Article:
(Completes the earlier Post Conspiracy Theory-part one ,May 25th 2010)
Part Two: Seeing the wood for the trees
The very fact that there are so many theories, and people who believe in them, raises an important question: Amid so much evidence to the contrary, why do people believe in conspiracy theories at all?
Tragedy is usually the result of a randomly cruel world, ‘time and unforeseen occurrence’. That, however, doesn’t demean people who were victimized by or who are afraid of tragedy should not feel the need to blame someone or something. After all, we are uncomfortable with ‘randomness’ – we feel if something happens, it must be because ‘someone’ caused it, there’s no such thing as an ‘accident’, ‘someone’ must be to blame, and the more prominent a person is, the more in the public eye, the greater the forces needed to pull them down or kill them. Accidents and lone gunmen are for ‘ordinary’ people, not ‘special’ ones, and they certainly don’t commit suicide, do they?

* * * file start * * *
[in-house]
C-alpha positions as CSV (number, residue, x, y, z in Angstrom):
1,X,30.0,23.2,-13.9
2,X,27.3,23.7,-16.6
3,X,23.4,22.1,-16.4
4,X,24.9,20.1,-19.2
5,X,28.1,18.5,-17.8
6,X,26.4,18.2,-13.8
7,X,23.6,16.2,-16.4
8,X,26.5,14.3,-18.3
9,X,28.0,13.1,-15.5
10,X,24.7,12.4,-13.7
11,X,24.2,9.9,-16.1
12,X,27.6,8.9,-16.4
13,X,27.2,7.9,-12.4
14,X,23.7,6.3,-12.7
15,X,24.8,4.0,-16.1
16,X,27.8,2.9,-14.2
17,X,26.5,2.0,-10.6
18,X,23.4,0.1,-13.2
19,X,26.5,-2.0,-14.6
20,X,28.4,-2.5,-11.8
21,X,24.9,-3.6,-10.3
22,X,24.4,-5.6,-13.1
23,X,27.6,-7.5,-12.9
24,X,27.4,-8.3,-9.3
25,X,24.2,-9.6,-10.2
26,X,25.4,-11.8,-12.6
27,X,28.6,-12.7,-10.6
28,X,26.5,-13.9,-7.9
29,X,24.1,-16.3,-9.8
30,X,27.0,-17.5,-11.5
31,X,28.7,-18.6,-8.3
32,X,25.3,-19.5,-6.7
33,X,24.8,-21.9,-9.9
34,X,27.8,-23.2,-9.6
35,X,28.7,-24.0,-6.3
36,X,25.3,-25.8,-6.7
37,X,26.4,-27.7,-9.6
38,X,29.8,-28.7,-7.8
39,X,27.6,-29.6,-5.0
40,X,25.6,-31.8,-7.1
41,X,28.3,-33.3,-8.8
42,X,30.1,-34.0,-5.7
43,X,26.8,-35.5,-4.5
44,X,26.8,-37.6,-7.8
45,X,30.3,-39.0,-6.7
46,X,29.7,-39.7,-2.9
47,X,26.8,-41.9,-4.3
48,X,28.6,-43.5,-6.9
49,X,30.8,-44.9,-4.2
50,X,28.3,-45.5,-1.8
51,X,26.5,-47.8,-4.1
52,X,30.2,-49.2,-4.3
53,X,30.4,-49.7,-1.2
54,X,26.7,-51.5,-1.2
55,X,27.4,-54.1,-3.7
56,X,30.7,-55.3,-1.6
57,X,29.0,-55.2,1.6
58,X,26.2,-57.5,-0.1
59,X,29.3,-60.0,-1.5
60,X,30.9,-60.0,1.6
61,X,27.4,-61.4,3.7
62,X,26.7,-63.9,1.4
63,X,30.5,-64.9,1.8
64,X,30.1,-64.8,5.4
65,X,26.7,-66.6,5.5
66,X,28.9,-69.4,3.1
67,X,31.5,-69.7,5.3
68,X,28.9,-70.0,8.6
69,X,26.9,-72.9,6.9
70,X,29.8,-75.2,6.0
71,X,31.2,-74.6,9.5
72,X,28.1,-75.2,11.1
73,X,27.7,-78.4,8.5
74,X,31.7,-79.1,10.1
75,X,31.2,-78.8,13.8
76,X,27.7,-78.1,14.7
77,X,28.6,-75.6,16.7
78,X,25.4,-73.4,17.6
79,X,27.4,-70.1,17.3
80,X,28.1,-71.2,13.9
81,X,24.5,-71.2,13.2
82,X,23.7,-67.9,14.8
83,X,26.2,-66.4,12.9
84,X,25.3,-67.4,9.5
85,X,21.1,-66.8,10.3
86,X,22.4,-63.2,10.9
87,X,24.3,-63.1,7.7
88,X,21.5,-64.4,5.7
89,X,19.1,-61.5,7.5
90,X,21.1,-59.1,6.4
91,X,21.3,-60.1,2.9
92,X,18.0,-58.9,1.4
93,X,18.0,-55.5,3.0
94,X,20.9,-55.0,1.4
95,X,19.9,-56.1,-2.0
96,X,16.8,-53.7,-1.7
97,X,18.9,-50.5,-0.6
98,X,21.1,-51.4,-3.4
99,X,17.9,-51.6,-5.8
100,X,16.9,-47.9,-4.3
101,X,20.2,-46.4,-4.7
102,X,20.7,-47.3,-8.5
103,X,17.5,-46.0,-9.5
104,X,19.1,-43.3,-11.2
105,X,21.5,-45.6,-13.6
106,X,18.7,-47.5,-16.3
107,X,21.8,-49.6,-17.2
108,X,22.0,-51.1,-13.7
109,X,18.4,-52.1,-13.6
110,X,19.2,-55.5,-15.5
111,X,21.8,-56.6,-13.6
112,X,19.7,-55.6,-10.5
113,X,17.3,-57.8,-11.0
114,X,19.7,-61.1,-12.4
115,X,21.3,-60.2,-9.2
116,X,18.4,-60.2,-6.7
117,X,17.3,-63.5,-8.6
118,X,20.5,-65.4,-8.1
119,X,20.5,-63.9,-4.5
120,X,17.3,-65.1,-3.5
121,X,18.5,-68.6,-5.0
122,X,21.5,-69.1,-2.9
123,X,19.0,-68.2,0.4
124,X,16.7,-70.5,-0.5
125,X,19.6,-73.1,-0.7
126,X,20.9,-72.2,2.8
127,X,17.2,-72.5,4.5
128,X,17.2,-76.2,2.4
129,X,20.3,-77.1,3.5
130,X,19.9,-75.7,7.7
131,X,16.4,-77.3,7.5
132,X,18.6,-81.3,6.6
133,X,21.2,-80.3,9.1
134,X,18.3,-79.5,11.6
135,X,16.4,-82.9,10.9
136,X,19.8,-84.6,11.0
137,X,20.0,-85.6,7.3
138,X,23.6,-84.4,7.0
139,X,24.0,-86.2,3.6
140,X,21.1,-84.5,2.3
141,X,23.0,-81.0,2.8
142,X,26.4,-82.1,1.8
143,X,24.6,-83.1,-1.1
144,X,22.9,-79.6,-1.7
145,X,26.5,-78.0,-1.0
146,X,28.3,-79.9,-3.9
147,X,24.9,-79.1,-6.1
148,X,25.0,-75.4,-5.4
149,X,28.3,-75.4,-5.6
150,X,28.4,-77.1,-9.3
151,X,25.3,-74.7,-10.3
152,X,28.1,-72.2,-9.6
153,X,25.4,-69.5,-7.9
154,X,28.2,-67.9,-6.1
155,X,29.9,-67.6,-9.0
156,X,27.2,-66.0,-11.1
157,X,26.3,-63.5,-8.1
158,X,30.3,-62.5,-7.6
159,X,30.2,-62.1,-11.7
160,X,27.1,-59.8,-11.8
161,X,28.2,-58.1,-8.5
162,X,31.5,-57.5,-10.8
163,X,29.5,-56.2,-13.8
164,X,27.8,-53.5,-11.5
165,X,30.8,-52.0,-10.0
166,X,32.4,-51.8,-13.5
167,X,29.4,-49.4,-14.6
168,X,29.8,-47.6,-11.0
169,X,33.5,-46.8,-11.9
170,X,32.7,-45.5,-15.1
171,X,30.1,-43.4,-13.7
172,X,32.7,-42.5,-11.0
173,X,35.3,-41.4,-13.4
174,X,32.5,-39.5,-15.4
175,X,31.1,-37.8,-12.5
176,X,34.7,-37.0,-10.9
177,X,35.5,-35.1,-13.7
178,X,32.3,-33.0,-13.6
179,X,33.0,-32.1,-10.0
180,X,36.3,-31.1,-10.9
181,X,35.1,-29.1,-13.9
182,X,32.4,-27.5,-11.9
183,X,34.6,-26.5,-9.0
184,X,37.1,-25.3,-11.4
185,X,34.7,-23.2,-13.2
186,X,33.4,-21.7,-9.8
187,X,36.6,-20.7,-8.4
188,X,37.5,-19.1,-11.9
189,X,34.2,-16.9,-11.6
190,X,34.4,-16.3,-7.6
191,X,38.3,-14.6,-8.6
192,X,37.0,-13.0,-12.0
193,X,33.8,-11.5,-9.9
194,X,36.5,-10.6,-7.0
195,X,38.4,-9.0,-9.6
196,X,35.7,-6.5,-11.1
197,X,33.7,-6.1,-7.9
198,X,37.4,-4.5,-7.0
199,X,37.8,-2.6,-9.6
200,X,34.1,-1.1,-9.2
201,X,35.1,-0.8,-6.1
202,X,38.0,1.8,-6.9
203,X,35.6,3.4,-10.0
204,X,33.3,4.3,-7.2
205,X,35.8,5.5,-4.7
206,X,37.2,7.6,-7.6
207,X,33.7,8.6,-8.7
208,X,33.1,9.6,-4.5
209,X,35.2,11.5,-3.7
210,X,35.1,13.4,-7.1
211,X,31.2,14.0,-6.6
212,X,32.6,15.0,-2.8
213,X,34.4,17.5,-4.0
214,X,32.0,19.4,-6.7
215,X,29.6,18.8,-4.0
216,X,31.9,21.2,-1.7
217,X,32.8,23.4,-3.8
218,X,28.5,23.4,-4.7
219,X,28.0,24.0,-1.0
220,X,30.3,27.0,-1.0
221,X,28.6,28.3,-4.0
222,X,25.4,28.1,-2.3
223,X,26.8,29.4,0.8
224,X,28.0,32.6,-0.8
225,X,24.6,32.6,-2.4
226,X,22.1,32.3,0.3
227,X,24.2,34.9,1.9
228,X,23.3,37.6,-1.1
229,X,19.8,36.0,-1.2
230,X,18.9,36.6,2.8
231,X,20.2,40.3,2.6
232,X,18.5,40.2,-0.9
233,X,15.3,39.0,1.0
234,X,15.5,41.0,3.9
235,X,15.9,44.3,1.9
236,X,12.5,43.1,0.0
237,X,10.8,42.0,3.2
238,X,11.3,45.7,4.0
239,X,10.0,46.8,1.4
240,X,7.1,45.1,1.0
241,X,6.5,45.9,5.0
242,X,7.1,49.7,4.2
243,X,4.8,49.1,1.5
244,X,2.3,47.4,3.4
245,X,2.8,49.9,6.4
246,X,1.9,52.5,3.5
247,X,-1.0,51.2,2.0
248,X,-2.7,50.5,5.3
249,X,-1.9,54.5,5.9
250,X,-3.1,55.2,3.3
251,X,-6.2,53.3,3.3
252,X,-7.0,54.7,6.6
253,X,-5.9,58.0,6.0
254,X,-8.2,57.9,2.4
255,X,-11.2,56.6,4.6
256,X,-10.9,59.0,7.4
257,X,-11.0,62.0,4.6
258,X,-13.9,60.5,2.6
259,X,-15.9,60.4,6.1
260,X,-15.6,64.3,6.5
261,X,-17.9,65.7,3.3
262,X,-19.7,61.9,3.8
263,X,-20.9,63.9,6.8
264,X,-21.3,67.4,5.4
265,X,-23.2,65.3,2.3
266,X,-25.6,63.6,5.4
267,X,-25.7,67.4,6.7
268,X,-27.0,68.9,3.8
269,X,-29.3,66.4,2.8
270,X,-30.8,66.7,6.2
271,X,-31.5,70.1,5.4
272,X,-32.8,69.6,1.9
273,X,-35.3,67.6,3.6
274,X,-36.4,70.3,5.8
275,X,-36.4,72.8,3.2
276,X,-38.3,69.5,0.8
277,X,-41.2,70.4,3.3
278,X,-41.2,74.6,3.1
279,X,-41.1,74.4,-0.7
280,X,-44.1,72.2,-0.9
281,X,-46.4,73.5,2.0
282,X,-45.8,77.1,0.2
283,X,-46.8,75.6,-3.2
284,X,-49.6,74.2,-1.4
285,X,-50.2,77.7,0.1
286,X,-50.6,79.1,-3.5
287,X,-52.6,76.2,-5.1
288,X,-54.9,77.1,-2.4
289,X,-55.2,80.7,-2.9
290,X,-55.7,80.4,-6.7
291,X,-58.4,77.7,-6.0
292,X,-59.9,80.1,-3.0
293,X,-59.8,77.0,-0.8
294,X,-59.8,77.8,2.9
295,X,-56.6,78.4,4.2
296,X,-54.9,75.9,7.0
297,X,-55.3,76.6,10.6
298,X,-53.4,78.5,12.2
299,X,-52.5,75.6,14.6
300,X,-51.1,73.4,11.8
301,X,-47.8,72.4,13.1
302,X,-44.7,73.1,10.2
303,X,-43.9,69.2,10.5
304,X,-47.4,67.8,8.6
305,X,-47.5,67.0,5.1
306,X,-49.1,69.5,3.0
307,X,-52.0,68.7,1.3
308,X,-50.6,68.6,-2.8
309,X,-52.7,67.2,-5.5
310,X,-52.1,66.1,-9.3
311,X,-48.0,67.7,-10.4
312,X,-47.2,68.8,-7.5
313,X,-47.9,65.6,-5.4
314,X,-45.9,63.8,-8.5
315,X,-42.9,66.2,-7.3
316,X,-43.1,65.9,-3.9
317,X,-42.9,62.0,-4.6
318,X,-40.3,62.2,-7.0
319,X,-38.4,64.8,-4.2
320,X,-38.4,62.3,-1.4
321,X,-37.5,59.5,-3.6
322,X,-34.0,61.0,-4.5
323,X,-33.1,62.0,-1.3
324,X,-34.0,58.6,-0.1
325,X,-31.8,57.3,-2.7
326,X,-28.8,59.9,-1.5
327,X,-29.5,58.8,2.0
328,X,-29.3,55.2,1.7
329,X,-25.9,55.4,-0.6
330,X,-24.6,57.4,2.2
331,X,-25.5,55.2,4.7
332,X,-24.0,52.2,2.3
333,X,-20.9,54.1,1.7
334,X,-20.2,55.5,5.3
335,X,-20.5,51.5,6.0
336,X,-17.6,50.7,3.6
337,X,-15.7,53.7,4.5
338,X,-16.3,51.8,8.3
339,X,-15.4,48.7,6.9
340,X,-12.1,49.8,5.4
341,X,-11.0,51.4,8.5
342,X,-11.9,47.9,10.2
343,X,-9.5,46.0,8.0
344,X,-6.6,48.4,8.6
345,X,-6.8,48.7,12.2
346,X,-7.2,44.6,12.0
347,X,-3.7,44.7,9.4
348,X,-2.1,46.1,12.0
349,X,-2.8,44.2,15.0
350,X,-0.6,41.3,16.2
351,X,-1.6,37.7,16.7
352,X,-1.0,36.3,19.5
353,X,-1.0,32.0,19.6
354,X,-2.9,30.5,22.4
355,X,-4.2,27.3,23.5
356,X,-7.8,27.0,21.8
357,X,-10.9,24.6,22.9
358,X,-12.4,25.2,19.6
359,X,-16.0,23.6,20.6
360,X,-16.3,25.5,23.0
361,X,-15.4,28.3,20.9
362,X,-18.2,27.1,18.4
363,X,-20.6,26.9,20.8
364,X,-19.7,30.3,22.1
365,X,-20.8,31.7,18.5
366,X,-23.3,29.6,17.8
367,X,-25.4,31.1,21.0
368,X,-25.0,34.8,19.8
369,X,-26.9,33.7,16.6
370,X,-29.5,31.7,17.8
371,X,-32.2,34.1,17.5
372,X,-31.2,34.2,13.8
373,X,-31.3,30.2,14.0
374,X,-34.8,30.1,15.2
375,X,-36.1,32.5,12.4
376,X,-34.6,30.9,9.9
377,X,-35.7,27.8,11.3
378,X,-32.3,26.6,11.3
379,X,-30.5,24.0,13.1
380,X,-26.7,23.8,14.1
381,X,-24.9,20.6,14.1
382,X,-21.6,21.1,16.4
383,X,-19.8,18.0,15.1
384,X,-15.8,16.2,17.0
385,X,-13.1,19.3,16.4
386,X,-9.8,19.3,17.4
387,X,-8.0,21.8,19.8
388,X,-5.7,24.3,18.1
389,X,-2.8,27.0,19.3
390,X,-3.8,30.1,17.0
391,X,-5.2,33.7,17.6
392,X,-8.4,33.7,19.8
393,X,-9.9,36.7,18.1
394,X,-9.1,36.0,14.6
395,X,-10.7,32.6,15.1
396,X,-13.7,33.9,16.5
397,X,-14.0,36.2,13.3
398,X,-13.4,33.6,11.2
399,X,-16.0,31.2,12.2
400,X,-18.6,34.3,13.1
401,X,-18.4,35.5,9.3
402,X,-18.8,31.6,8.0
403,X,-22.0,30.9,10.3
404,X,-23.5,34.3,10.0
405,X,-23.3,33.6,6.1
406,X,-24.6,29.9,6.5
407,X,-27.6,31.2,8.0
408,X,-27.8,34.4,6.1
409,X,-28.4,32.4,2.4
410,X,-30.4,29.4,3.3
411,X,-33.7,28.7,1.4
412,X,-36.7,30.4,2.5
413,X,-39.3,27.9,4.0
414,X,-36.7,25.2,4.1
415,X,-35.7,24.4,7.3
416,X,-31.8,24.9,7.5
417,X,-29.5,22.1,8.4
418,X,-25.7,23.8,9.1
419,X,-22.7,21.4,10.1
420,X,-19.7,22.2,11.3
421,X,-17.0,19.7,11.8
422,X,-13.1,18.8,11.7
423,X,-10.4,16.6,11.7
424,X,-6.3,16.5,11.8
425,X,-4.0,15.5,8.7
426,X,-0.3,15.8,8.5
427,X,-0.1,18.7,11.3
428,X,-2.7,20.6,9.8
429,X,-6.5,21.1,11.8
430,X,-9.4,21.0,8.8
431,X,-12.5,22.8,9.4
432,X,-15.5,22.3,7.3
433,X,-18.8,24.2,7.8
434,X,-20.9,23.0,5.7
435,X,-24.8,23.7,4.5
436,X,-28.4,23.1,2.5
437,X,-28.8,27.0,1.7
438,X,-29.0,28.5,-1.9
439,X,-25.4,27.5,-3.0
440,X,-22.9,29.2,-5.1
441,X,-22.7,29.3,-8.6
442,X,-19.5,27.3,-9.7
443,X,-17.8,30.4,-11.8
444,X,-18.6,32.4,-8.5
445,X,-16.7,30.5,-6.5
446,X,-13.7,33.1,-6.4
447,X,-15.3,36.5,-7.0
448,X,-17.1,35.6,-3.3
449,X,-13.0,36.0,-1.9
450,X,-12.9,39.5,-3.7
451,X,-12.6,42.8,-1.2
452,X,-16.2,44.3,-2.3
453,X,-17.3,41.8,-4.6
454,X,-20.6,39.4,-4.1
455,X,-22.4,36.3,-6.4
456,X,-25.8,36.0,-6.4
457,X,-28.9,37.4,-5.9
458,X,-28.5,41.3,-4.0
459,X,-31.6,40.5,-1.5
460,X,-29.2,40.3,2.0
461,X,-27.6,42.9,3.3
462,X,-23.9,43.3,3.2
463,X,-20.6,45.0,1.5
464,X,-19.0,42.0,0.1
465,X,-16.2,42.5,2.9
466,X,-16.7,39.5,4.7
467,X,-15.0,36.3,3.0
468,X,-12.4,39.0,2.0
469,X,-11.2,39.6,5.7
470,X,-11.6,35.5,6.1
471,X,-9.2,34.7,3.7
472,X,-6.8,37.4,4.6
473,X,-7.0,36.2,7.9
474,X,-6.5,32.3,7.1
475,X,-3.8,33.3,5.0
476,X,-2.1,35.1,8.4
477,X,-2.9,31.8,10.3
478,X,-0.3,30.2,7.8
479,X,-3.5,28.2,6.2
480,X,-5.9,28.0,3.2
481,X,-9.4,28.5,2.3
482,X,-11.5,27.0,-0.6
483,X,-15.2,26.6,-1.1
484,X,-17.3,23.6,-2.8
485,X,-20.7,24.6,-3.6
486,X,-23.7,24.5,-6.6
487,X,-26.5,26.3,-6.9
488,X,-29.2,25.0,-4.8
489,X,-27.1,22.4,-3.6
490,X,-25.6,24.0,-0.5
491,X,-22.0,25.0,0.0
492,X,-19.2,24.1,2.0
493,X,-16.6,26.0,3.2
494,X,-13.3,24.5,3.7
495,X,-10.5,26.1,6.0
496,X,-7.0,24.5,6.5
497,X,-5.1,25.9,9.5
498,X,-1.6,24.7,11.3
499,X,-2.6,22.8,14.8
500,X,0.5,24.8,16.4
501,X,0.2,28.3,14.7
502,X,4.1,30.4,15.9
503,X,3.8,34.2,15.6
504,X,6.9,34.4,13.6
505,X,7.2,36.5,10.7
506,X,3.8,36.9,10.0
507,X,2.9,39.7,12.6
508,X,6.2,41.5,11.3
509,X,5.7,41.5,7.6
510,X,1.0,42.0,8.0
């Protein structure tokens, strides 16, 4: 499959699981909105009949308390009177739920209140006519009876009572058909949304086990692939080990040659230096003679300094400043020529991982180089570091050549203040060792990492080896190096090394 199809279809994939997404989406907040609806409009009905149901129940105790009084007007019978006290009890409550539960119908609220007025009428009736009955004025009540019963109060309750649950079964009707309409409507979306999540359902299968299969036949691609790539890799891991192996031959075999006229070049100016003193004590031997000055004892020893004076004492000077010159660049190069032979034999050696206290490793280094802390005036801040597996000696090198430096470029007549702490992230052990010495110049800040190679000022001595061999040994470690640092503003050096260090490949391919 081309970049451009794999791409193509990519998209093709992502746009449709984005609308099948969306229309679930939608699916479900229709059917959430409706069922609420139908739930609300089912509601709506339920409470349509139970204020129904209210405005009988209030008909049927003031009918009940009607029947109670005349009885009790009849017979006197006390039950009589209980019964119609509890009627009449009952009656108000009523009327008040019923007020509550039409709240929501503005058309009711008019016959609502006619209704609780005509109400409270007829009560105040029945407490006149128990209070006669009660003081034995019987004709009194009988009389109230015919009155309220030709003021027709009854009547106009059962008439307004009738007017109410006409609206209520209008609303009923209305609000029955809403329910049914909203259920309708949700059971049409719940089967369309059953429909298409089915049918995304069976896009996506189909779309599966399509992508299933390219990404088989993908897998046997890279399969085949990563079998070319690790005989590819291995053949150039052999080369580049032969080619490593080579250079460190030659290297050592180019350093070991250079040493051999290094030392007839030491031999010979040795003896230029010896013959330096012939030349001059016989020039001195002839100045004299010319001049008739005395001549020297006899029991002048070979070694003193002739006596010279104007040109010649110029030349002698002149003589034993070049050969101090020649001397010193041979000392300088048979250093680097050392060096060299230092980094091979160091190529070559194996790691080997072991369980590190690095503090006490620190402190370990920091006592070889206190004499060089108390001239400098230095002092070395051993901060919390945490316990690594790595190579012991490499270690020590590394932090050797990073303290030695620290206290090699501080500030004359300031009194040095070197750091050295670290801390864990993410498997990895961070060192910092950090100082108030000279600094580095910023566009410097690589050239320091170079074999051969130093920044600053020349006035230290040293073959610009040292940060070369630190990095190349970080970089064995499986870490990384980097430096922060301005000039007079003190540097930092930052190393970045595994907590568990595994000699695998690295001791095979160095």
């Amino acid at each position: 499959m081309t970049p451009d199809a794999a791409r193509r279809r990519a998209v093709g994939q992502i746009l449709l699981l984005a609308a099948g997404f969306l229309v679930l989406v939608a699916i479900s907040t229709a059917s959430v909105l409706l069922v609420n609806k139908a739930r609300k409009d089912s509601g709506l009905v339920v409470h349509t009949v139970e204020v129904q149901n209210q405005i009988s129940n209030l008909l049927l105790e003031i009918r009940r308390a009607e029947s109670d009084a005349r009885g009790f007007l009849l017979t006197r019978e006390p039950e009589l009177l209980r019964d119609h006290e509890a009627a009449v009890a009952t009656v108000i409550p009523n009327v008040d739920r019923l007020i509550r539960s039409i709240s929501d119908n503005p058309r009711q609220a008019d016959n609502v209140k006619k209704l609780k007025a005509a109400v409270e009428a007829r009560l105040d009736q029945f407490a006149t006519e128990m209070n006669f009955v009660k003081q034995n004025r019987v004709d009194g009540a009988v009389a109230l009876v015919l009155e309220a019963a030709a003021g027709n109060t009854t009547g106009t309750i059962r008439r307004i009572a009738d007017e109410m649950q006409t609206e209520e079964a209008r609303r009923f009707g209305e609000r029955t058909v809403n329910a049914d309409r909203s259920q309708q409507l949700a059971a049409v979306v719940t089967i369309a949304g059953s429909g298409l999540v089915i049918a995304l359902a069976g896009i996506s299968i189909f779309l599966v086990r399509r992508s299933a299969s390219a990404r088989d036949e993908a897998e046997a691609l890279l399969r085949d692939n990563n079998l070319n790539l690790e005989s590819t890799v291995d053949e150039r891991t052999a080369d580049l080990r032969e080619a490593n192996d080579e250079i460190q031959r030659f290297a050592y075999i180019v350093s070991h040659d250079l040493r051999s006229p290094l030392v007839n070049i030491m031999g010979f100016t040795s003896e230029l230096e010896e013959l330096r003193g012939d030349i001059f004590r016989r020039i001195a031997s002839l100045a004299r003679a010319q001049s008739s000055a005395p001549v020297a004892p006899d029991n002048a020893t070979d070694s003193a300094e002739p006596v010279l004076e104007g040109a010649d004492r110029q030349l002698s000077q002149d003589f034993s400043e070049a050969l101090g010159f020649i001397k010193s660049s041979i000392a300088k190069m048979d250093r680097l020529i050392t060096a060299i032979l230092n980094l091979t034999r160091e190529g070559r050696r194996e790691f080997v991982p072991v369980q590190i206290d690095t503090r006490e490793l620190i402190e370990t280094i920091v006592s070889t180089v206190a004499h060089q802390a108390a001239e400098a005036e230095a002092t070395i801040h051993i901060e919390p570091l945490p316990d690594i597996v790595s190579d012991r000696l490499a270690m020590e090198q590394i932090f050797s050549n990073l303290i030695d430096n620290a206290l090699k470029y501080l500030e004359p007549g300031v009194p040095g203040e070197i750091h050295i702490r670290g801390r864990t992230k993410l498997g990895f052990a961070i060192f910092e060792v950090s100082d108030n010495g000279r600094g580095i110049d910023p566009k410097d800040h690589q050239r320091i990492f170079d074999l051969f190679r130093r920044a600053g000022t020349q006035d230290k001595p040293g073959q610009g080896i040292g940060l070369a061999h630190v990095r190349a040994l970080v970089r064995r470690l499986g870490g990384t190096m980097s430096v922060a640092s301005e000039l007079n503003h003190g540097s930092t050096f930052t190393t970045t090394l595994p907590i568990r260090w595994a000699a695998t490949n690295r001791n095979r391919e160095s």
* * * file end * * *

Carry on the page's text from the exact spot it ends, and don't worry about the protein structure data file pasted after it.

The term “conspiracy theory” is frequently used by scholars and in popular culture to identify secret military, banking, or political actions aimed at stealing power, money, or freedom, from the general populace.
Today, there are more conspiracy theories and more conspiracy theory believers than ever before.In the article ‘Paranoia and the roots of Conspiracy Theories‘ for ‘Psychology Today’, Ilan Shrira wrote: “Conspiracy theories help us cope with distressing events and make sense out of them. Conspiracies assure us that bad things don’t just happen randomly. Conspiracies tell us that someone out there is accountable, however unwittingly or secretly or incomprehensibly, so it’s possible to stop these people and punish them and in due course let everyone else re-establish control over their own lives. Conspiracies also remind us that we shouldn’t blame ourselves for our predicaments; it’s not our fault, it’s them! In these ways, believing in conspiracies serves many of the same self-protective functions as scapegoating.” That is one view..